Gurugram Muslims to approach Supreme Court against namaz vigilantes in Gurugram
The Gurgaon Muslim Council on Monday said that they are preparing a petition to be filed in the Supreme Court “this week” against the vigilantism and hate crimes by right-wing Hindu outfits who have been opposing the Friday namaz in open spaces in the city.
Hindu outfits said they will file a counter petition, if the Muslims approach the apex court.
Altaf Ahmad, spokesperson for the council, said, “We are approaching the apex court against the vigilantism and hate crime that is being witnessed every Friday.”
A delegation of the council went to meet the Guruguram deputy commissioner Yash Garg, but when they couldn’t meet him, they said that their next course of action would be approach the apex court and seek its intervention for getting spaces in Gurugram to establish mosques, Ahmad said.
Deepak Saharan, deputy commissioner of police (West), said the council members came to meet him as well, and asked him about allocation of open spaces for offering namaz coming Friday. “I have no idea since it will be decided by the district administration, so I asked them to meet the deputy commissioner, and get clarity regarding the sites,” he said.
Deputy commissioner Garg could not be reached for a comment despite repeated attempts.
The protest against Friday namaz in open public spaces has been taking place in Gurugram for the last three years. In 2018, the administration designated 37 sites for Muslims to perform the Friday prayers. However, in November this year, the number of sites was cut down to 20 after members of the right-wing outfits continued to protest and disrupt prayers.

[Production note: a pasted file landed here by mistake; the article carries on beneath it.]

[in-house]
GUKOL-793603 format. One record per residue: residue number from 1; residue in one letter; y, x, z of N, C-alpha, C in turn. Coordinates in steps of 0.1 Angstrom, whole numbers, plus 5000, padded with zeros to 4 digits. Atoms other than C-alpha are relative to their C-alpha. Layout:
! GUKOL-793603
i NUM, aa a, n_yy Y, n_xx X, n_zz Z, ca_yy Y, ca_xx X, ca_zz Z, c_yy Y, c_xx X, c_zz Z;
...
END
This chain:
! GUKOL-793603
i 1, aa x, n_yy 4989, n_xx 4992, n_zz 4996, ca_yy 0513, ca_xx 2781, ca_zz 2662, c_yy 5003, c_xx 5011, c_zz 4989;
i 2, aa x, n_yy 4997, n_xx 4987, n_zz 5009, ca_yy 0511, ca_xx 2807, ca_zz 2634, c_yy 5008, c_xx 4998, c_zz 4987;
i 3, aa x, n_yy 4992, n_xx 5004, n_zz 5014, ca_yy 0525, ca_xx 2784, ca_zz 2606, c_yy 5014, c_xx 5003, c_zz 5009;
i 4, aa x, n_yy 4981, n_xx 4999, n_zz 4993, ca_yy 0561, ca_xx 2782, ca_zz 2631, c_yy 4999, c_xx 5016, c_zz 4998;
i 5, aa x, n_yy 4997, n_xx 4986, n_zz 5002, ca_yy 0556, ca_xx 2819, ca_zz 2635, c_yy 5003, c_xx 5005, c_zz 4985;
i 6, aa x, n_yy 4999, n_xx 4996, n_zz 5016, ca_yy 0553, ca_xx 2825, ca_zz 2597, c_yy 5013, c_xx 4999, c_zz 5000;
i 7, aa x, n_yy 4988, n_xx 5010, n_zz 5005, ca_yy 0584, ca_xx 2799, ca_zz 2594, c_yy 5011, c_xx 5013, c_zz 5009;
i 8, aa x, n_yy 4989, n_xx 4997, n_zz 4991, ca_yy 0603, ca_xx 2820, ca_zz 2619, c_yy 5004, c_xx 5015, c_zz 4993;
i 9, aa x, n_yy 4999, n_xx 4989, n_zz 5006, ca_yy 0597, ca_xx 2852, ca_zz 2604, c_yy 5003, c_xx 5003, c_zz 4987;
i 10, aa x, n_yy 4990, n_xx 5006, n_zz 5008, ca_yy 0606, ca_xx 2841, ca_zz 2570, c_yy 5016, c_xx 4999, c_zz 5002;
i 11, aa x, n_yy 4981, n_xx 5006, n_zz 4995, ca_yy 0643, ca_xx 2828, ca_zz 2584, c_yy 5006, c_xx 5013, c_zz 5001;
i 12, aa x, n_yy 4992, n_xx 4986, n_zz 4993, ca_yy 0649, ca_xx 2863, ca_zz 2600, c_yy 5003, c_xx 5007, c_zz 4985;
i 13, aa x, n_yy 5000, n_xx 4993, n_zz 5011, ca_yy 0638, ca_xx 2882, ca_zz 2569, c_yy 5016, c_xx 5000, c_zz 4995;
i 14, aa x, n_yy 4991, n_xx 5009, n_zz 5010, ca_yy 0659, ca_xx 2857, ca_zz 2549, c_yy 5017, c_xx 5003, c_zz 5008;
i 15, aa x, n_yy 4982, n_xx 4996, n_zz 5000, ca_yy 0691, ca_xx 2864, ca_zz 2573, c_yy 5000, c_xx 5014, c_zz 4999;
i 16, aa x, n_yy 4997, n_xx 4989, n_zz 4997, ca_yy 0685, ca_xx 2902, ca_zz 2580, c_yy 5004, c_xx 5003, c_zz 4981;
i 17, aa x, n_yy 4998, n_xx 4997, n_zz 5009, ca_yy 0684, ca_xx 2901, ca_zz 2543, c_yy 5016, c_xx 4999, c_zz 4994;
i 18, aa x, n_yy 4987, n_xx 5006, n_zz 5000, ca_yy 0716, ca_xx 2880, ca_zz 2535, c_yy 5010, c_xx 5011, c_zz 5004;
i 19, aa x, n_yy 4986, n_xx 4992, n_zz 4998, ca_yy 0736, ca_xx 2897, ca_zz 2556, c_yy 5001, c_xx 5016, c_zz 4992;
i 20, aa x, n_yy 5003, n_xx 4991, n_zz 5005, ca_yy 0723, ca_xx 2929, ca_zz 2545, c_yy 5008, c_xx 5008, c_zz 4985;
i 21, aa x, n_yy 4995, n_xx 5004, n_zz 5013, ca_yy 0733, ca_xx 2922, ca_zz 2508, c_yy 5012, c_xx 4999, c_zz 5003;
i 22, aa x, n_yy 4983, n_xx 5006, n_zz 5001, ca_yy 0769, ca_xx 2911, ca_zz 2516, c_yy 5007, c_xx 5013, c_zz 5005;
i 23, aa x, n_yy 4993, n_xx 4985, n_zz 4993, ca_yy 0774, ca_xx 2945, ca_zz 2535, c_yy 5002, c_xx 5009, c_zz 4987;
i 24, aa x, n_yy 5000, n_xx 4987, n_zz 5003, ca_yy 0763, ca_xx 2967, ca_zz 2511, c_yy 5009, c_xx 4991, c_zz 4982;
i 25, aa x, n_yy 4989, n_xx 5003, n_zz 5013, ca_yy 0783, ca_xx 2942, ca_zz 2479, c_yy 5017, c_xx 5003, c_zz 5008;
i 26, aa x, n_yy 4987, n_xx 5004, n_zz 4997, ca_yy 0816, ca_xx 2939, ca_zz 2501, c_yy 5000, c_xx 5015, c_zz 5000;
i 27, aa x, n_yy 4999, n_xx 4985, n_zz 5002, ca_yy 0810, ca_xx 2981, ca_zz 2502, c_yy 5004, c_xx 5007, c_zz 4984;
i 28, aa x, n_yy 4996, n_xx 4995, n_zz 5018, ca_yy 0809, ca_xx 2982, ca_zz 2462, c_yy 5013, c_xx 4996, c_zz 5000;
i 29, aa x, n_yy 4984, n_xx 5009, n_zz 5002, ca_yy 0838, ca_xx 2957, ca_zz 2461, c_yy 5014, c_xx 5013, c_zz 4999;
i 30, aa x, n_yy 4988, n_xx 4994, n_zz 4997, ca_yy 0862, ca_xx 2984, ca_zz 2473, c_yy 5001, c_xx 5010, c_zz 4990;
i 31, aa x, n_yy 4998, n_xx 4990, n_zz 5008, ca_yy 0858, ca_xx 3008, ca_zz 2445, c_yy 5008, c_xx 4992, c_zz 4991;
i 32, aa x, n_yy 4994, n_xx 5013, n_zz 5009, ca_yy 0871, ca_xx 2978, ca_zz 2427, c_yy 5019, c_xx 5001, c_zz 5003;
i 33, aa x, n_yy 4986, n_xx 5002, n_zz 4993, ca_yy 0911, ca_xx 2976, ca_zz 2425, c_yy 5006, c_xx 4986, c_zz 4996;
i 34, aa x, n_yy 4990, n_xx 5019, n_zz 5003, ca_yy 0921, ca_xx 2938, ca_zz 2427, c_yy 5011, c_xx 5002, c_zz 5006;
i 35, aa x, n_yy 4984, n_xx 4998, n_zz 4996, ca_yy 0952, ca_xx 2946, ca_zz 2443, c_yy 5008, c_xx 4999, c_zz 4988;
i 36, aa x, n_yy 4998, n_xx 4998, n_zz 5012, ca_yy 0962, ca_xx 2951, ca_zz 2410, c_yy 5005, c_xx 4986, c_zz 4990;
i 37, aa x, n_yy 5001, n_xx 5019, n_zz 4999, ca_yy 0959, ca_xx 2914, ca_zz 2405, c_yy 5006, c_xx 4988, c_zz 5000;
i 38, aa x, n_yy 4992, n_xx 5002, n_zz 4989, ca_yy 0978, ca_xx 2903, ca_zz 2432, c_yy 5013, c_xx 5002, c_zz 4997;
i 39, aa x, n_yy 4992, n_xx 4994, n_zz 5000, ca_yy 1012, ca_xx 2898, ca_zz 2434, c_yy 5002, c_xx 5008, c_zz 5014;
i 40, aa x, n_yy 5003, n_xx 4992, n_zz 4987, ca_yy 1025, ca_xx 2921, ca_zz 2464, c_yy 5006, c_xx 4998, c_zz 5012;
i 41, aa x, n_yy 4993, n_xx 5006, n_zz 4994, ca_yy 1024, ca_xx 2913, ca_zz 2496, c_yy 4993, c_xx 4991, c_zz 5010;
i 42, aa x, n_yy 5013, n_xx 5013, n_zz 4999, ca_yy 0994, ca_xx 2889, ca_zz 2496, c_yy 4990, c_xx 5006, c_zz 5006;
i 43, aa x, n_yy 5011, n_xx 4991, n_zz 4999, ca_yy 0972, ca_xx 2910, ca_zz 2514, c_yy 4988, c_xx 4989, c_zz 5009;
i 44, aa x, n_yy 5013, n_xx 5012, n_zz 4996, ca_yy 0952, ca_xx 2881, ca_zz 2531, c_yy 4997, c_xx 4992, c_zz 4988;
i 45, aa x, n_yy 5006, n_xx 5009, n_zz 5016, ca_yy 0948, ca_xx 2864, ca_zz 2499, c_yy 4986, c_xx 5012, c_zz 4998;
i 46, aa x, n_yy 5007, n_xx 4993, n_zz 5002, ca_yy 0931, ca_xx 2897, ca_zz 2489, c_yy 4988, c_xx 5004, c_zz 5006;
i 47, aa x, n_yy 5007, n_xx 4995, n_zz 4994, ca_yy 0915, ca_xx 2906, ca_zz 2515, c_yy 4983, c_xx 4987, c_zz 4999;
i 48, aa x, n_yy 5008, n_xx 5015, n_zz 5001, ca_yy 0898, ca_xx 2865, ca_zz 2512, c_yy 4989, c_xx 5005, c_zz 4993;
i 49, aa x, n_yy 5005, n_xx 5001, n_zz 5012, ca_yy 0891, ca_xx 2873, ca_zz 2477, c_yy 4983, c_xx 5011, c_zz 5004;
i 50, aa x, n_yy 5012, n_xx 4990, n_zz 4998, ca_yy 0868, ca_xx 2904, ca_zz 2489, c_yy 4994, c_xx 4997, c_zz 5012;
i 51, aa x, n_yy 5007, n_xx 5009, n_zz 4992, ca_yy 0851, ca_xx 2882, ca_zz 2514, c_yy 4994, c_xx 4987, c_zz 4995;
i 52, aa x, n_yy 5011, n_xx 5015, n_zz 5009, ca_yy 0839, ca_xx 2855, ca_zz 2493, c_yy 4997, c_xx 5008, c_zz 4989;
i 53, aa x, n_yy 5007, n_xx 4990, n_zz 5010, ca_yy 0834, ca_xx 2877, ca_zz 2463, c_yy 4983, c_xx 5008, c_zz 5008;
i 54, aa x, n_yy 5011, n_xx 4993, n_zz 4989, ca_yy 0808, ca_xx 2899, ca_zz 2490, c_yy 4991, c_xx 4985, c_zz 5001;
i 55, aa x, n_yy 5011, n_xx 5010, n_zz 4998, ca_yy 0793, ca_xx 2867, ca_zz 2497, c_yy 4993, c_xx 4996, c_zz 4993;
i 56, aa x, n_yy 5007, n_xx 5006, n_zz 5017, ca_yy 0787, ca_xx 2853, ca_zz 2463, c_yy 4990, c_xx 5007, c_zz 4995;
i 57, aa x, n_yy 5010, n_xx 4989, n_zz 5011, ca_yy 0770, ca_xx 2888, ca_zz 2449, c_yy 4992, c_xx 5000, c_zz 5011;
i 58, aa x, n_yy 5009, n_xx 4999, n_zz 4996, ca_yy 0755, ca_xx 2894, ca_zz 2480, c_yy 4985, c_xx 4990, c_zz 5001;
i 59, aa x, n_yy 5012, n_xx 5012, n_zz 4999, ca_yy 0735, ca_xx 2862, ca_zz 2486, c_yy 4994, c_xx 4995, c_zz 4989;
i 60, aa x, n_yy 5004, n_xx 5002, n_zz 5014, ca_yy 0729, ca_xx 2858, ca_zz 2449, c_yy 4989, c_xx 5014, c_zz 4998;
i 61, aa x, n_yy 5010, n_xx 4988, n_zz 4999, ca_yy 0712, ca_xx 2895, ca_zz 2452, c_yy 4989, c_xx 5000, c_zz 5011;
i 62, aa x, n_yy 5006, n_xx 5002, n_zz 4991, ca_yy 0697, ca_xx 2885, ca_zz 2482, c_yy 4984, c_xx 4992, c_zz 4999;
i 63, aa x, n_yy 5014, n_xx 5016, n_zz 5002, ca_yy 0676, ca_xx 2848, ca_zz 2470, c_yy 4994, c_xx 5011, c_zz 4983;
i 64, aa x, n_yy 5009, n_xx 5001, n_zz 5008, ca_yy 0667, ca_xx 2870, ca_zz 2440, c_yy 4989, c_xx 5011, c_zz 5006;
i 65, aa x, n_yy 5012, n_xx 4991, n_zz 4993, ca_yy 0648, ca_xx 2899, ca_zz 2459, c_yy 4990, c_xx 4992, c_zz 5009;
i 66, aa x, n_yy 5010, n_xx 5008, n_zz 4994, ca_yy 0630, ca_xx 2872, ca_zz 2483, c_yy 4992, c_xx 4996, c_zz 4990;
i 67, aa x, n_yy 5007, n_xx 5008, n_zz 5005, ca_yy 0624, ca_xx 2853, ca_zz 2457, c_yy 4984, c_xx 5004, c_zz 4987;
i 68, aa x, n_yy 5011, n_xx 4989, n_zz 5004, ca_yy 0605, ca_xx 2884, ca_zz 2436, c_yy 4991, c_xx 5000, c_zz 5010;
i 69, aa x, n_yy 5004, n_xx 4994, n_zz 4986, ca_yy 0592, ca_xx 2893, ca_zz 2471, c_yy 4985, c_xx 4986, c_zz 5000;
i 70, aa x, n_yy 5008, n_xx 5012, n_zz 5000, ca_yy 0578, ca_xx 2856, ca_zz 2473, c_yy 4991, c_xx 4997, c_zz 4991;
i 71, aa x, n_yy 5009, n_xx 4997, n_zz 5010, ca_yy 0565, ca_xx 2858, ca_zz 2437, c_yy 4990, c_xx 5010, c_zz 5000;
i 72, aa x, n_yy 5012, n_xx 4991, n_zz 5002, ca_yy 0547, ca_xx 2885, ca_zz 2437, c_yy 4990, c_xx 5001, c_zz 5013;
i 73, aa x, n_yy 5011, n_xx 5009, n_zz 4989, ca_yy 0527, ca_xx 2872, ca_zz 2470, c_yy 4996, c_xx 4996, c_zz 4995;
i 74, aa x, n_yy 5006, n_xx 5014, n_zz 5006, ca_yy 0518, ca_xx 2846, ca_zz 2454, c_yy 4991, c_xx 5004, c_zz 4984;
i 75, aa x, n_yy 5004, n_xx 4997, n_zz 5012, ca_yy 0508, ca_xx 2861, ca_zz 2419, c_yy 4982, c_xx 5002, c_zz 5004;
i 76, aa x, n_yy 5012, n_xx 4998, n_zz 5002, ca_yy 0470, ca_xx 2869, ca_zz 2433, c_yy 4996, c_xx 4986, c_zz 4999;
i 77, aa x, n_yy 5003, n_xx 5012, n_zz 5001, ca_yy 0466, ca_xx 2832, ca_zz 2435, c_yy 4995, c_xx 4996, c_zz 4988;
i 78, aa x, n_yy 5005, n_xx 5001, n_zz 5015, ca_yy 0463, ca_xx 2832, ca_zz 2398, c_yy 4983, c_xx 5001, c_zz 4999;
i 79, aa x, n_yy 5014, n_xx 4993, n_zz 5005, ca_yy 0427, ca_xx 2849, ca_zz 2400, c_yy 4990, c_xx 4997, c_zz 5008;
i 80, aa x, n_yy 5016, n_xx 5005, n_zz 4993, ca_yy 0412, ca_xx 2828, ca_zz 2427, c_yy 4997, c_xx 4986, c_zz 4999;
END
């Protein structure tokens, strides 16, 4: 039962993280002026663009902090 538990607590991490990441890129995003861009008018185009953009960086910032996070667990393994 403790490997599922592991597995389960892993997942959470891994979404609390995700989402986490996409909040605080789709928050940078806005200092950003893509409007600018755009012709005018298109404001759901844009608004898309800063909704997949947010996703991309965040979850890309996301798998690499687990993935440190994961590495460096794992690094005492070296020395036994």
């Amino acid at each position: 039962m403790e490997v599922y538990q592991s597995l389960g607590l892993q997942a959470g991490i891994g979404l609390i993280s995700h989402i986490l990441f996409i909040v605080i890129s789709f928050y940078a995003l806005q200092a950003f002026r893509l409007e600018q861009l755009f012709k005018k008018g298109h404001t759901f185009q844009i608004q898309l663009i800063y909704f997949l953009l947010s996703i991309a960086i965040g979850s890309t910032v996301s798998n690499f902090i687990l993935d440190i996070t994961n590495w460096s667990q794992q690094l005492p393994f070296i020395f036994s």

However, these sites were also cancelled after Haryana chief minister Manohar Lal Khattar on Friday said that offering namaz in public places cannot be tolerated. The chief minister directed that the administration should resolve the issue, and assign other sites.
Mohammad Adeeb, a former Rajya Sabha member, who is leading a 21-member committee to resolve the ongoing issue, wrote to the deputy commissioner on Monday, and said that after Khattar announced that the permission for prayer in the open places has been withdrawn, new places were to be discussed and provided. “We would like to know whether the administration has allotted new places for Juma namaz, if so then which are these places,” he said in the letter.
As a resident of Gurugram, I wanted to know how many places in the 113 sectors of the city have been allotted to Hindu temples and community centres; how many to churches and gurudwaras and how many places have been allocated to mosques, Adeeb said in the letter.
Council spokesperson Altaf Ahmad said if the administration will now provide them the details of places allotted to places of worship in the city, they will file a right to information plea. “We need cooperation and support of the administration for reaching an amicable solution,” he said.
Community members have claimed that there are nearly 500,000 Muslims who stay or work in Gurugram, and there are only two mosques in new Gurugram and 11 in the old city with a total capacity of 15,000 people. So, even if Juma namaz is performed in several jamaats (shifts), it would not be enough for all.
Kulbhushan Bhardwaj, legal advisor to Sanyukt Hindu Sangarsh Samiti, an umbrella organisation of Hindu bodies leading the protests against Friday namaz, said, “We are not aware of any petition. If they are filing a petition, then we will reply to the notice, and will also file petition against them,” he said.
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